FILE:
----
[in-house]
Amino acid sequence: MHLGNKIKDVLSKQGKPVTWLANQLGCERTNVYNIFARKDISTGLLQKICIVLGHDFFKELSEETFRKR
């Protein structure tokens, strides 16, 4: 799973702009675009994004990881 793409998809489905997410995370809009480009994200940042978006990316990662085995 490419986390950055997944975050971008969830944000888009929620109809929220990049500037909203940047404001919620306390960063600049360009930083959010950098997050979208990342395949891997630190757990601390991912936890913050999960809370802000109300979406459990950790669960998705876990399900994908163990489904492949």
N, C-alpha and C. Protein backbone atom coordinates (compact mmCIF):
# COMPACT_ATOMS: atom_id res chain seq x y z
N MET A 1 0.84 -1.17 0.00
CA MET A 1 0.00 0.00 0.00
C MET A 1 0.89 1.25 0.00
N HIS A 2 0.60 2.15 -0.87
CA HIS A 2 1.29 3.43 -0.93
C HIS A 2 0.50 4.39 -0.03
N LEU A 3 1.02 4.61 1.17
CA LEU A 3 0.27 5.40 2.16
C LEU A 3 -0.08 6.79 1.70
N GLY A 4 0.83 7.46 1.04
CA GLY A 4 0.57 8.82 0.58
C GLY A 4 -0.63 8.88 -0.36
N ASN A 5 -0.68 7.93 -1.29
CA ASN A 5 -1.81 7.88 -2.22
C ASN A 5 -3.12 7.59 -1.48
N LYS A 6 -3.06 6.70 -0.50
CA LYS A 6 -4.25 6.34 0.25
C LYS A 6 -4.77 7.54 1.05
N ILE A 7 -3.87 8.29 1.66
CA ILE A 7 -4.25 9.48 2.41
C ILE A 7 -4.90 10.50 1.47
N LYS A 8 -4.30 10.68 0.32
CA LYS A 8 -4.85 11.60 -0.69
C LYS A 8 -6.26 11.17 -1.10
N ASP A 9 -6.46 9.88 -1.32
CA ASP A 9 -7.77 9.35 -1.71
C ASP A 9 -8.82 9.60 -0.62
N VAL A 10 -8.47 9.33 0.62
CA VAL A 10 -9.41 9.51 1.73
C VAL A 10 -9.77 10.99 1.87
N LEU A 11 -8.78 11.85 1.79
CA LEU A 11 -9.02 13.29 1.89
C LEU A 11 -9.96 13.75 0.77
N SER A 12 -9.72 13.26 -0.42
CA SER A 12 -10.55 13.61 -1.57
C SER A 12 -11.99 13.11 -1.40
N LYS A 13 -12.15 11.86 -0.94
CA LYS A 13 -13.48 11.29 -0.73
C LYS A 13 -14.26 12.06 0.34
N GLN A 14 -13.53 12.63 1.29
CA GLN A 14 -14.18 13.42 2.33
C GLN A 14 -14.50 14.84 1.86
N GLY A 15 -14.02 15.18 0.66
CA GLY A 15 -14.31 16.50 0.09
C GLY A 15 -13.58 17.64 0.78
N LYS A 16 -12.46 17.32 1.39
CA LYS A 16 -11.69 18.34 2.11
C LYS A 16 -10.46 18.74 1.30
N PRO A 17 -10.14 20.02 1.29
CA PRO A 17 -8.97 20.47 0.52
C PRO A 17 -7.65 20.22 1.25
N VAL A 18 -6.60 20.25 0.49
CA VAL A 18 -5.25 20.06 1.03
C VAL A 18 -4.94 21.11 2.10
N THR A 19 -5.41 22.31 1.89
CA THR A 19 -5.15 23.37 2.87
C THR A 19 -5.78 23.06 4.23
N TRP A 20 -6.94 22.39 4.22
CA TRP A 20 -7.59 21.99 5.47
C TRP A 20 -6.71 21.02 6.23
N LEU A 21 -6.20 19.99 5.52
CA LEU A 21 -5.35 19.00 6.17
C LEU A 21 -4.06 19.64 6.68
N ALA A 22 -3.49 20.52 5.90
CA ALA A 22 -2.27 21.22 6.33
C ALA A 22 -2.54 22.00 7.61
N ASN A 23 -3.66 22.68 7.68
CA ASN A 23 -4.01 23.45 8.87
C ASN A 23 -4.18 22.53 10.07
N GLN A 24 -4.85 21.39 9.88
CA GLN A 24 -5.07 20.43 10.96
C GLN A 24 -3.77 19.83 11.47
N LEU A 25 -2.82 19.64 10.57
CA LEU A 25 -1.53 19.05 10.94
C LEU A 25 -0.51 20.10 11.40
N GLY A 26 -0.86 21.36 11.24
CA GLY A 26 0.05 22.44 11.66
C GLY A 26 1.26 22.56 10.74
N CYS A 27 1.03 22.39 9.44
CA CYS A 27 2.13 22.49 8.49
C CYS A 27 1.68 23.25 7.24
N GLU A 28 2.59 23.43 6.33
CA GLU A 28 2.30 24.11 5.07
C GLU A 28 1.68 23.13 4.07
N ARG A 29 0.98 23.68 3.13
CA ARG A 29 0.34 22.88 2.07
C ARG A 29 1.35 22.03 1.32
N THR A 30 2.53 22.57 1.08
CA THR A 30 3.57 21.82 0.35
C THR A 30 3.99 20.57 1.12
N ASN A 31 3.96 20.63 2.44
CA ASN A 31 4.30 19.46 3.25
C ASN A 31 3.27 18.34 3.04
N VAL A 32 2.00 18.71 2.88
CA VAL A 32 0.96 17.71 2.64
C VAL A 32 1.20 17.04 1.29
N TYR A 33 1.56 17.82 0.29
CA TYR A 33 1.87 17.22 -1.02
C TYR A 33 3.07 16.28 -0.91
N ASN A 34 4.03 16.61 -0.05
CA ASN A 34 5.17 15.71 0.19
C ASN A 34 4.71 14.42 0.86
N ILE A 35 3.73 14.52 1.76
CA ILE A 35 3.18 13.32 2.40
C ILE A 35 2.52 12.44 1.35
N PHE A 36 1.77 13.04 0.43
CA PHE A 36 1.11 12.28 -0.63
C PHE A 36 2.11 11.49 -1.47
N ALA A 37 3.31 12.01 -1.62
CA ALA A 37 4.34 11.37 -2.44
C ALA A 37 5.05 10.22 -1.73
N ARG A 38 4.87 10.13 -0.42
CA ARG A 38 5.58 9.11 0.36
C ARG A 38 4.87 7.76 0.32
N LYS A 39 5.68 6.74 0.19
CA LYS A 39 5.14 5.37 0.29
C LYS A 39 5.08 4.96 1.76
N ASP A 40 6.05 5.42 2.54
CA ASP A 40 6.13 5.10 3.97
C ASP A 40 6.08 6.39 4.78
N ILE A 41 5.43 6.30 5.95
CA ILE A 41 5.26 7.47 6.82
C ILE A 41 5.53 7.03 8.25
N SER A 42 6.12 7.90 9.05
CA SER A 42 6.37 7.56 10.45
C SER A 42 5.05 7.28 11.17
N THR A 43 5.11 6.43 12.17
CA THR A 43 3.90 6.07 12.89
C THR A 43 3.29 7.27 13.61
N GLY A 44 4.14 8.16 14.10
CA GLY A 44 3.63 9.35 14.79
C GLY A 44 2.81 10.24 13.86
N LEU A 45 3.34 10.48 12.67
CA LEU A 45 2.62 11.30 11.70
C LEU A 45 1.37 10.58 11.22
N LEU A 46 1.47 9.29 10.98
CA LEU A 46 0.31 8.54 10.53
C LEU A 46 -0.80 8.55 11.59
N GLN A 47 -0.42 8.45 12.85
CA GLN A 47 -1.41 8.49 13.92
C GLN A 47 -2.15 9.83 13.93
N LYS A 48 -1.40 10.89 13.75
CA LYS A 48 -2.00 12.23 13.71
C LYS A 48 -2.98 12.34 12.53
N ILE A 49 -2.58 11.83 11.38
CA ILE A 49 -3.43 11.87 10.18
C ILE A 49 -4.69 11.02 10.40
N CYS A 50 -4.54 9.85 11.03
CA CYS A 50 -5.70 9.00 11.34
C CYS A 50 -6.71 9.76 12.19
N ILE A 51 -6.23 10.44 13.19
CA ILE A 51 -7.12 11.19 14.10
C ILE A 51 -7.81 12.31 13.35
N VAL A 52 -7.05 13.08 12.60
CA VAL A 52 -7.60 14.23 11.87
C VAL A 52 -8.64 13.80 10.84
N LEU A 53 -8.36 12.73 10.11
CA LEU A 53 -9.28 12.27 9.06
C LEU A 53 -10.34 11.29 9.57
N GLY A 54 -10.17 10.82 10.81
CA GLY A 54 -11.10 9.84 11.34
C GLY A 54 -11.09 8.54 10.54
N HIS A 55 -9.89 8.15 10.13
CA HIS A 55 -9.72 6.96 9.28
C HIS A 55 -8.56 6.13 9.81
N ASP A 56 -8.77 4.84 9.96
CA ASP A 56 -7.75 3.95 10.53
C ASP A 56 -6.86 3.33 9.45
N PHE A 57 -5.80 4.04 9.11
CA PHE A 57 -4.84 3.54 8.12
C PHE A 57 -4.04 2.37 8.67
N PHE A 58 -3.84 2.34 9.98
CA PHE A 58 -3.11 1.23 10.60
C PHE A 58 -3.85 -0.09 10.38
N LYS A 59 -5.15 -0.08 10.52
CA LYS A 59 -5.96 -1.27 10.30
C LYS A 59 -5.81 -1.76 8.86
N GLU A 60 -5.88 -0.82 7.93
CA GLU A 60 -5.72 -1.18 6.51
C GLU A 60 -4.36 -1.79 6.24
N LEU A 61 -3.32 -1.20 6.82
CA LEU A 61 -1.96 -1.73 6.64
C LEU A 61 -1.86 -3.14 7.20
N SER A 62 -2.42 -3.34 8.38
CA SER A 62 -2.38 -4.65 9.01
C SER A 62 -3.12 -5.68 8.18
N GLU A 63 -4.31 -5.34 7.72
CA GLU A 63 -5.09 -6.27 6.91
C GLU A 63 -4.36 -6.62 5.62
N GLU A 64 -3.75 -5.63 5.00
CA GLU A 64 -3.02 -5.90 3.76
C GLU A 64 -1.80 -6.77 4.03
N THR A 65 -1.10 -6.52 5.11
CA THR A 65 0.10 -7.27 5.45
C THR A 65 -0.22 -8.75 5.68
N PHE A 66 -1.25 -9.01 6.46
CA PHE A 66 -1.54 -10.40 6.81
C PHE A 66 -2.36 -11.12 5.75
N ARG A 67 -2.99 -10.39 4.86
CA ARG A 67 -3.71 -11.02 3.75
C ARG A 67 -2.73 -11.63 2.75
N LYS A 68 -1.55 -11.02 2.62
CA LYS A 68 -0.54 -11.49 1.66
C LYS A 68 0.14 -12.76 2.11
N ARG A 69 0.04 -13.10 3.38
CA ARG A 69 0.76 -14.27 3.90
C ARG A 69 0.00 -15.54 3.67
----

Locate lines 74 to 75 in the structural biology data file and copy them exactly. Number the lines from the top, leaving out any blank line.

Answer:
C ASN A 23 -4.18 22.53 10.07
N GLN A 24 -4.85 21.39 9.88